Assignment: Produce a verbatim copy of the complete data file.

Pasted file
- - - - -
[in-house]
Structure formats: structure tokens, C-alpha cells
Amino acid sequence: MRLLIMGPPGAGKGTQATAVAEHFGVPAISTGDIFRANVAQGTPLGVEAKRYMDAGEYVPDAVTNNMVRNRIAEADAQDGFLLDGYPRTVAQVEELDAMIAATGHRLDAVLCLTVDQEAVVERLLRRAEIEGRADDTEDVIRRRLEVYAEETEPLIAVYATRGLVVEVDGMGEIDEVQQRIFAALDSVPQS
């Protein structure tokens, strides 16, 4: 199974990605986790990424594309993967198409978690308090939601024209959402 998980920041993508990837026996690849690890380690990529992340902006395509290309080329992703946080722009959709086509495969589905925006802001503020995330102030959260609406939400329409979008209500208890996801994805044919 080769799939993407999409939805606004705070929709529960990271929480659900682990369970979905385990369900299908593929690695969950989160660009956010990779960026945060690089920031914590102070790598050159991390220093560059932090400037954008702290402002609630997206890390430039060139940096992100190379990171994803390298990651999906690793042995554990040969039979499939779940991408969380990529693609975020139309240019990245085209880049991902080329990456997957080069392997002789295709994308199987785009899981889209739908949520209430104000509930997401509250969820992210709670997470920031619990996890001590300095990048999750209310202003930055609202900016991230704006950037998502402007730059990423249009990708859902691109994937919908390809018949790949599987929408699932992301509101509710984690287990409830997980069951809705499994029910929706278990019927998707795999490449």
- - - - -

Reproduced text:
[in-house]
Structure formats: structure tokens, C-alpha cells
Amino acid sequence: MRLLIMGPPGAGKGTQATAVAEHFGVPAISTGDIFRANVAQGTPLGVEAKRYMDAGEYVPDAVTNNMVRNRIAEADAQDGFLLDGYPRTVAQVEELDAMIAATGHRLDAVLCLTVDQEAVVERLLRRAEIEGRADDTEDVIRRRLEVYAEETEPLIAVYATRGLVVEVDGMGEIDEVQQRIFAALDSVPQS
């Protein structure tokens, strides 16, 4: 199974990605986790990424594309993967198409978690308090939601024209959402 998980920041993508990837026996690849690890380690990529992340902006395509290309080329992703946080722009959709086509495969589905925006802001503020995330102030959260609406939400329409979008209500208890996801994805044919 080769799939993407999409939805606004705070929709529960990271929480659900682990369970979905385990369900299908593929690695969950989160660009956010990779960026945060690089920031914590102070790598050159991390220093560059932090400037954008702290402002609630997206890390430039060139940096992100190379990171994803390298990651999906690793042995554990040969039979499939779940991408969380990529693609975020139309240019990245085209880049991902080329990456997957080069392997002789295709994308199987785009899981889209739908949520209430104000509930997401509250969820992210709670997470920031619990996890001590300095990048999750209310202003930055609202900016991230704006950037998502402007730059990423249009990708859902691109994937919908390809018949790949599987929408699932992301509101509710984690287990409830997980069951809705499994029910929706278990019927998707795999490449």